I am often approached by clients who seek to set aside a default order. A default order is a court order that was made without a defence or appearance in court by one of the parties. Changing or setting aside an order made in default means to alter or invalidate the order after it was made.
Justice Spence of the Ontario Court of Justice recently dealt with this issue in Naseem v. Saddiqui, 2018 ONCJ 141, the facts of which are as follows:
- Mother commenced her Application and properly served her pleadings upon father.
- Father did not serve or file his reply materials.
- A first appearance occurred. Father appeared and mother agreed to allow him to serve and file his materials within 30 days.
- Father again failed to serve and file any materials.
- A second first appearance occurred at which time father provided mother with an Answer but no Financial Statement, supporting financial documents, or other required documentation.
- Father was noted in default.
- A default order was made dealing with, among other things, custody and financial issues.
- Father then moved to set aside the default order.
Justice Spence analyzed Rule 25 of the Family Law Rules and dismissed the father’s motion with costs.
Rule 25 allows the court, on motion, to “change” an order in a variety of circumstances. It does not specifically empower a court to set aside an order, but the Ontario Court of Appeal has interpreted the rule as allowing a court to do so.
Fundamentally, the question on a rule 25 analysis is: what must be done to do justice as between the parties?
The leading authority is Hoang v. Schom, 2010 ONSC 2300. There, the court elucidated the following test:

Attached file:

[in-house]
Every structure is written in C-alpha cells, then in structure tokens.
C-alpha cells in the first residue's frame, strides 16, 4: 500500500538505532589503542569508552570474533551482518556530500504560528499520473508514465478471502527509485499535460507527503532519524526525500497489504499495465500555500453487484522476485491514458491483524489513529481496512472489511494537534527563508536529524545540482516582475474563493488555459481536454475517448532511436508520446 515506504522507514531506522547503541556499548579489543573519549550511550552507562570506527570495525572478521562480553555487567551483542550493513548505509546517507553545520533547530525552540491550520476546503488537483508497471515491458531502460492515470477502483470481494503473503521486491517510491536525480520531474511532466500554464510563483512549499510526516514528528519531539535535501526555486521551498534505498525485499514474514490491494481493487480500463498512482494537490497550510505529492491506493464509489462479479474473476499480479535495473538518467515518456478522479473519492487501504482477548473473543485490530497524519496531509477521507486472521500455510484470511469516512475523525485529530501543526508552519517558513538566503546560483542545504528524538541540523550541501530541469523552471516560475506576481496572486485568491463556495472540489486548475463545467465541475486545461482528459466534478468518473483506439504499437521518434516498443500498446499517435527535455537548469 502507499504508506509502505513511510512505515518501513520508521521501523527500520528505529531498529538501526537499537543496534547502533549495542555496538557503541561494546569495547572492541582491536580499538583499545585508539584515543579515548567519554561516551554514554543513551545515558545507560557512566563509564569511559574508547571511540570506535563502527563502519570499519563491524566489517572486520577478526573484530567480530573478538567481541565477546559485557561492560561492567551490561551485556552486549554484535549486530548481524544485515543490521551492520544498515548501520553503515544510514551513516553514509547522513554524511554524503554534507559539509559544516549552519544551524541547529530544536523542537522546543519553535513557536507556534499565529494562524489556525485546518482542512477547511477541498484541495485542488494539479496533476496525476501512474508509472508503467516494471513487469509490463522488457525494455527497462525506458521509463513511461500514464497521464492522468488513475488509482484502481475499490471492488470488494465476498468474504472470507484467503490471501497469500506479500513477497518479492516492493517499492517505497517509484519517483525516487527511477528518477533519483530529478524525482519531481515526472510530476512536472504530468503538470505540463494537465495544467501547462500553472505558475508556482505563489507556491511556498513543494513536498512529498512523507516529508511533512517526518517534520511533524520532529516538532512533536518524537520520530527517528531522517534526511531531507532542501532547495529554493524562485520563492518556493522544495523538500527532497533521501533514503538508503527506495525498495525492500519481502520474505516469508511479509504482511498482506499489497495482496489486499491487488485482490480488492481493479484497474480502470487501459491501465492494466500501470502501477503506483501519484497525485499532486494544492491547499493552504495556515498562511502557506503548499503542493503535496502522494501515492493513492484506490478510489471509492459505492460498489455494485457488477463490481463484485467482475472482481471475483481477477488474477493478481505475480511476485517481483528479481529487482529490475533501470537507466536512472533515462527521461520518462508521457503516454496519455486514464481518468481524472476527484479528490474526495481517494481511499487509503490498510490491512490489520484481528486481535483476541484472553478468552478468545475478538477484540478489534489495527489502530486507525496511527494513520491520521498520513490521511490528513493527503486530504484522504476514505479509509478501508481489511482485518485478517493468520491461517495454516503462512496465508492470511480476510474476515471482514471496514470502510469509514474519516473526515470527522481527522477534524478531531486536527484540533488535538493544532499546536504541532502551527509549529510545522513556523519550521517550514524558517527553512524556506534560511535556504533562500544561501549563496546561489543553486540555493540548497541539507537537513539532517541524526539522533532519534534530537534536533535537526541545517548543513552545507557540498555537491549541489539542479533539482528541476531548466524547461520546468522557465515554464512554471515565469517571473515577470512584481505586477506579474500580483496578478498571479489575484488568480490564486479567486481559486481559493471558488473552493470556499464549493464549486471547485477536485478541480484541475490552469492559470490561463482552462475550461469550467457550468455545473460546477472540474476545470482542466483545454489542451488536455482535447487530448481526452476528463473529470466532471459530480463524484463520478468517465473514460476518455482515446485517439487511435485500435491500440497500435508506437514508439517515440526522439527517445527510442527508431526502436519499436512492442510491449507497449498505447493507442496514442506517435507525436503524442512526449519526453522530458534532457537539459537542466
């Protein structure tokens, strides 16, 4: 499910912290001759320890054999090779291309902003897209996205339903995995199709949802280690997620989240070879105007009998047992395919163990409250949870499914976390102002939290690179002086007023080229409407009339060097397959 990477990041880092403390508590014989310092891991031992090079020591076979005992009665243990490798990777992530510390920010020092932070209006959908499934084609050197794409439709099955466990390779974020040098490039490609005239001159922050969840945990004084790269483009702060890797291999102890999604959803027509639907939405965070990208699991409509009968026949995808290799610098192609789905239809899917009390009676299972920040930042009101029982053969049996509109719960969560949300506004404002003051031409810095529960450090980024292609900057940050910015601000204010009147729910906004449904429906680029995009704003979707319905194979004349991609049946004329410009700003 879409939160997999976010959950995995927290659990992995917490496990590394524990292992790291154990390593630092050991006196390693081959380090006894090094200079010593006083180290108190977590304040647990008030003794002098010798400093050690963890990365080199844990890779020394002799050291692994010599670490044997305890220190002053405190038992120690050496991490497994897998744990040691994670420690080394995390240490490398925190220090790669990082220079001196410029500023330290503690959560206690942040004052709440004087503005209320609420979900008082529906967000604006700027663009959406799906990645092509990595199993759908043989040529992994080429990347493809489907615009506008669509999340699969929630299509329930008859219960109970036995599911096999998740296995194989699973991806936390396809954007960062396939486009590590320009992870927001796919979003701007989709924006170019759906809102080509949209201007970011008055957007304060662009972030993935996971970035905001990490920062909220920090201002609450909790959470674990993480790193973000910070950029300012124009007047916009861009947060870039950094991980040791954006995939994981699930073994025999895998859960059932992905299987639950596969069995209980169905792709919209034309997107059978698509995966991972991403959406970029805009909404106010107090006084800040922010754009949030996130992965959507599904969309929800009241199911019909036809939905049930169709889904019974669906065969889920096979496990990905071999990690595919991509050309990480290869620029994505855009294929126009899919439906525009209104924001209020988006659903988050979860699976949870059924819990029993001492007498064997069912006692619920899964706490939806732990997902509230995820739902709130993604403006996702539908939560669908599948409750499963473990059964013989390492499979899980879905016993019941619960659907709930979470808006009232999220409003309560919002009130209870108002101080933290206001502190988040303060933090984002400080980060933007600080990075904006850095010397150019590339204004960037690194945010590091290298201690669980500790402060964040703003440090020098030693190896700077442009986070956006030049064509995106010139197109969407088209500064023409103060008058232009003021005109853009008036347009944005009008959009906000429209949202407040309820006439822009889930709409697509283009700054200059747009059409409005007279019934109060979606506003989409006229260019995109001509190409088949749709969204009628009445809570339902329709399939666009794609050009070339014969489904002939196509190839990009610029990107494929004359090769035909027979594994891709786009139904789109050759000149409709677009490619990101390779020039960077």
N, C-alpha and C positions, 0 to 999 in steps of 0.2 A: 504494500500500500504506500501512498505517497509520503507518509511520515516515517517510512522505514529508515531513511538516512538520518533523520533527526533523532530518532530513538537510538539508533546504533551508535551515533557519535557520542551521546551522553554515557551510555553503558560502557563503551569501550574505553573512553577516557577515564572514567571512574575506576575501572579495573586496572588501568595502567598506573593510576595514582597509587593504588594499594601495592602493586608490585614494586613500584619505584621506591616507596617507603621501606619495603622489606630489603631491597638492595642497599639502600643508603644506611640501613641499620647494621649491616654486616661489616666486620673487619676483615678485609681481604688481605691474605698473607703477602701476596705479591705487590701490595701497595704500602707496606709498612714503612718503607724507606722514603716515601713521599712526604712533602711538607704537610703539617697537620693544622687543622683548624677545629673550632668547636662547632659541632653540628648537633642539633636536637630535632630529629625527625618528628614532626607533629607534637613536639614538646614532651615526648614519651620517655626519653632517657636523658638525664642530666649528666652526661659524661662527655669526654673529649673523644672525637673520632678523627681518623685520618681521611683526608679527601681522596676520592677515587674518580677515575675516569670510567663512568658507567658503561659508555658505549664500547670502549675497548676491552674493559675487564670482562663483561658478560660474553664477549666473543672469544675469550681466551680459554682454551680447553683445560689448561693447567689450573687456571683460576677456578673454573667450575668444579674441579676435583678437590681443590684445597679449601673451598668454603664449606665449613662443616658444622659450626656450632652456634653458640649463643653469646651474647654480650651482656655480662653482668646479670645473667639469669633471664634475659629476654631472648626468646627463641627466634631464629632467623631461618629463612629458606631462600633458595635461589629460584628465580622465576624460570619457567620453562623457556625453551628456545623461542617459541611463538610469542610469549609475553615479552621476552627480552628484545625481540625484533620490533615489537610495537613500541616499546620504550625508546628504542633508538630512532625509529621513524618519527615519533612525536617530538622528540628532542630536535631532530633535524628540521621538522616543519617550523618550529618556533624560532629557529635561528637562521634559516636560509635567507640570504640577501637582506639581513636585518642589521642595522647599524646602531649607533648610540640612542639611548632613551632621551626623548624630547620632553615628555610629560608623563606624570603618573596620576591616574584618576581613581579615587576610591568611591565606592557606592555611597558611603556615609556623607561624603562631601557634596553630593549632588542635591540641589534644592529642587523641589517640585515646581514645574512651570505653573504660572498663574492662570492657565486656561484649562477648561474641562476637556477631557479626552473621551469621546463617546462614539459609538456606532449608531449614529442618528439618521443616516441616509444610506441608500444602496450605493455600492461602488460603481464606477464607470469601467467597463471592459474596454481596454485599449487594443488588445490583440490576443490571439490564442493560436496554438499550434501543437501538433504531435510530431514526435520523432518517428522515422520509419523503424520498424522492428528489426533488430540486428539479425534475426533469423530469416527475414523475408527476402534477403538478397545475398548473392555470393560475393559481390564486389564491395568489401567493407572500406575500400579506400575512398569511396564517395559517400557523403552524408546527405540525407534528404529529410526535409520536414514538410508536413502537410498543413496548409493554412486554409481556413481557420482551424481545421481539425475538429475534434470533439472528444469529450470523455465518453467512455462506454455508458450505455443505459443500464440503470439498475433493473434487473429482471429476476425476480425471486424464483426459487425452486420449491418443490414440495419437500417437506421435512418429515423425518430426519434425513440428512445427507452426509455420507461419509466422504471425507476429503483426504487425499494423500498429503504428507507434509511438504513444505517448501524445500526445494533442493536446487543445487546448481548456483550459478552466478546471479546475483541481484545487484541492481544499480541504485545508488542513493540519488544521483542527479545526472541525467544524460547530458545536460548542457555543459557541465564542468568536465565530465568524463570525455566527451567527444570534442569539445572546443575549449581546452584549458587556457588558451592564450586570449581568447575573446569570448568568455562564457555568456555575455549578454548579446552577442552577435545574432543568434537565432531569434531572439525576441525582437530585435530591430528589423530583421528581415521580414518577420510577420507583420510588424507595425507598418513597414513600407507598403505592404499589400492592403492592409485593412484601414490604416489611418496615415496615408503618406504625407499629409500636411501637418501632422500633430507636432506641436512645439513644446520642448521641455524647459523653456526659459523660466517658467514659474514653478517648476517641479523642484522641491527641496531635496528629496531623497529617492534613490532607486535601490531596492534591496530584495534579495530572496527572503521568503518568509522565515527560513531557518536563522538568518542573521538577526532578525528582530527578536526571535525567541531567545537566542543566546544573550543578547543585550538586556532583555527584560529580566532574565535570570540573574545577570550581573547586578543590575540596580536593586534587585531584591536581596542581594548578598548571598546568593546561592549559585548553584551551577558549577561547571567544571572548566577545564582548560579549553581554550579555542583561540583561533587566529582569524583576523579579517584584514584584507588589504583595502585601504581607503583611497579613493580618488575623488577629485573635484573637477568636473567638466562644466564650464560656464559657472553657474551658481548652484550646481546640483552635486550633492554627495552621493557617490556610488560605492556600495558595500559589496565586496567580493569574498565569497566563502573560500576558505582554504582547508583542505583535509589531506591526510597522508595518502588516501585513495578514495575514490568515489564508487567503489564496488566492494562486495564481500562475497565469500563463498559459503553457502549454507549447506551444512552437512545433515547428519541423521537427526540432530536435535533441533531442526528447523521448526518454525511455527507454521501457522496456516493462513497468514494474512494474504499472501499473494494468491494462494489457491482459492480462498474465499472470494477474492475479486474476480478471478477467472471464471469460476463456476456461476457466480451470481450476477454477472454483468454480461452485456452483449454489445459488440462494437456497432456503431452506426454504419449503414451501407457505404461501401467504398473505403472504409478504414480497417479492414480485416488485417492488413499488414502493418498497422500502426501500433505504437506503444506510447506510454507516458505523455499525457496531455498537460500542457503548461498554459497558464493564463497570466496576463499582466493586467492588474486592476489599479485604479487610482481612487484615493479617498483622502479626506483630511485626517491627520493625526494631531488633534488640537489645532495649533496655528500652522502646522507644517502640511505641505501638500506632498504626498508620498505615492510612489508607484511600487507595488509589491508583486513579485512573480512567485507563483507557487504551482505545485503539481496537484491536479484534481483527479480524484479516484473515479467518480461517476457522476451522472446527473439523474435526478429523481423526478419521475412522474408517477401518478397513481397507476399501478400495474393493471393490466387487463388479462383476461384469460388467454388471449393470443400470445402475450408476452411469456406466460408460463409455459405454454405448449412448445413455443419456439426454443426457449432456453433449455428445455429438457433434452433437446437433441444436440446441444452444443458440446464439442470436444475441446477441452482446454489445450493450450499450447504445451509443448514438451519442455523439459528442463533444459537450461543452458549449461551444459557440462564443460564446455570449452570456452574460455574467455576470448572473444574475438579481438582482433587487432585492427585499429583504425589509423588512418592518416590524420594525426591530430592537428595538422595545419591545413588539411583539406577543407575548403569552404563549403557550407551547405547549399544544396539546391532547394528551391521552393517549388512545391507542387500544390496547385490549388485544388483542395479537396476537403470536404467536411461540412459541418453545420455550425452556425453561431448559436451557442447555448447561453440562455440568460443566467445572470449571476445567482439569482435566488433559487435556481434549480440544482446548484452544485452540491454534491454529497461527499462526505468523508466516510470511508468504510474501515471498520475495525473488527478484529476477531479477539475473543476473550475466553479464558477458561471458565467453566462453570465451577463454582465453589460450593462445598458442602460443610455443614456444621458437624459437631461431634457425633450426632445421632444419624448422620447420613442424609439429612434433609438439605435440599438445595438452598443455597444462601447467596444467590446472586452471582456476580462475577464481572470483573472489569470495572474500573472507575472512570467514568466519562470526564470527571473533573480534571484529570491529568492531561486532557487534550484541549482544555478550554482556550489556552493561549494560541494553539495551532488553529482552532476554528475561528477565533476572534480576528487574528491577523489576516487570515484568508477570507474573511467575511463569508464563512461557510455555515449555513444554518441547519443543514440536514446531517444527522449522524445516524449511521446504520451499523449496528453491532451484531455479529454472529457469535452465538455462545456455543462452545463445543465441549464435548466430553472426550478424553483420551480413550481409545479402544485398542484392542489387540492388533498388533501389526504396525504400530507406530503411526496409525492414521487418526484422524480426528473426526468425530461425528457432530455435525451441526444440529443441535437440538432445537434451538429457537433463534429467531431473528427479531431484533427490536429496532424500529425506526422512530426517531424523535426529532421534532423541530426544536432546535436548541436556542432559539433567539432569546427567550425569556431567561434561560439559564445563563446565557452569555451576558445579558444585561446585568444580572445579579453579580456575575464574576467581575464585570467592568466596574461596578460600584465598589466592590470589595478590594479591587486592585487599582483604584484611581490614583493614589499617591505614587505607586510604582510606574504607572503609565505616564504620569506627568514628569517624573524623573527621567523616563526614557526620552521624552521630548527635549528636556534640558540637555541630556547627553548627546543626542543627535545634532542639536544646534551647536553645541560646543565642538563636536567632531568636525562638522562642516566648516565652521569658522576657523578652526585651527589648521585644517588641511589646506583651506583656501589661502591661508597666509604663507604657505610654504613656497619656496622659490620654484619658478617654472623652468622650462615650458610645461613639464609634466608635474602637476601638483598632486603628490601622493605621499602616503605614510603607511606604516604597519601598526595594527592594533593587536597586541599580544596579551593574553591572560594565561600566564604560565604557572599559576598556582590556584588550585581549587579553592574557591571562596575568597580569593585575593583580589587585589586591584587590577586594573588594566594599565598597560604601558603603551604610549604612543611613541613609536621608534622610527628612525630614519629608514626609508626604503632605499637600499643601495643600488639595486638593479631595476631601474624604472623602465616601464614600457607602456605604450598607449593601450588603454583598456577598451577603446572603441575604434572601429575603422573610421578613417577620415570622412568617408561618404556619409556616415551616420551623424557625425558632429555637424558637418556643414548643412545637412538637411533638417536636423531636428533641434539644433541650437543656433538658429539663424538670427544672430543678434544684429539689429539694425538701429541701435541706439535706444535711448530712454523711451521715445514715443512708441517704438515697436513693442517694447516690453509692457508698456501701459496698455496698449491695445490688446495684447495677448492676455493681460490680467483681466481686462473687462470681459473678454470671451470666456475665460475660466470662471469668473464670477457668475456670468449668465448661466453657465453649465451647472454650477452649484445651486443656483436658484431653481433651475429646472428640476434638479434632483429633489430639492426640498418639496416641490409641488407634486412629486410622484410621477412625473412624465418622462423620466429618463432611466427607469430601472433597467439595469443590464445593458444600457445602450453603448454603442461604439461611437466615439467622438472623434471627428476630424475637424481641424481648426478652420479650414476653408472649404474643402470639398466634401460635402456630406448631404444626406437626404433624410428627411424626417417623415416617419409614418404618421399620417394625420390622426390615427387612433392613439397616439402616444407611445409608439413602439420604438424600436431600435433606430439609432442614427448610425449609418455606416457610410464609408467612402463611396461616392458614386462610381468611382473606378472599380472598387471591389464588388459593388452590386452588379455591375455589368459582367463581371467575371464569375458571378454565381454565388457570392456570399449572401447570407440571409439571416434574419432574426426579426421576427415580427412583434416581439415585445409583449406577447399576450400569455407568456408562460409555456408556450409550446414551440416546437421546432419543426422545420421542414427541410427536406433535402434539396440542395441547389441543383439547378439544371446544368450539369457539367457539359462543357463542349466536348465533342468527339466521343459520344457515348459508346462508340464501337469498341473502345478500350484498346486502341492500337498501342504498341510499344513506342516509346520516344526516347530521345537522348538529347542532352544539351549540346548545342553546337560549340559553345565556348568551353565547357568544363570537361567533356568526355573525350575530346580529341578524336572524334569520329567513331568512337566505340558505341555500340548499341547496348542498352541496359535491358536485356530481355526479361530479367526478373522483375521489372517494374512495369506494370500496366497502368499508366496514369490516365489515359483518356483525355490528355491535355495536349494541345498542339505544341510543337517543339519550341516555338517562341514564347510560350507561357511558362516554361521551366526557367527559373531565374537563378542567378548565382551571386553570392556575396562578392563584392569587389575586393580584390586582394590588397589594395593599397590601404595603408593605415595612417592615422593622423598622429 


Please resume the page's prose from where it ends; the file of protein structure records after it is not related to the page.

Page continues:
- The application to set aside a default order should be made as soon as possible after the order comes to the knowledge of the moving party. The court must be attuned to whether setting aside the order will cause irreparable injury to any party.
- The moving party must provide an affidavit explaining the circumstances in which default occurred as well as providing a meritorious defence to the issues captured in the default order.
- The affidavit must do more than explain why there was a delay. It must also set out the nature of the defence and a statement of fact that allows the court to determine whether there is a triable issue.
The Ontario Court of Appeal found, in Peterbilt of Ontario Inc. v. 1565627 Ontario Ltd, that the affidavit must sufficiently fleshed out to support a motion to set aside a default order.
The father’s motion failed not because of delay, but because his affidavit failed to disclose any meritorious defence. For instance, he did not provide a financial statement, making it impossible to determine his position on financial issues. He also had complaints about custody but his affidavit was almost completely silent on that issue.
The takeaway from Naseem is to be punctual with filing and service deadlines to avoid unwanted consequences.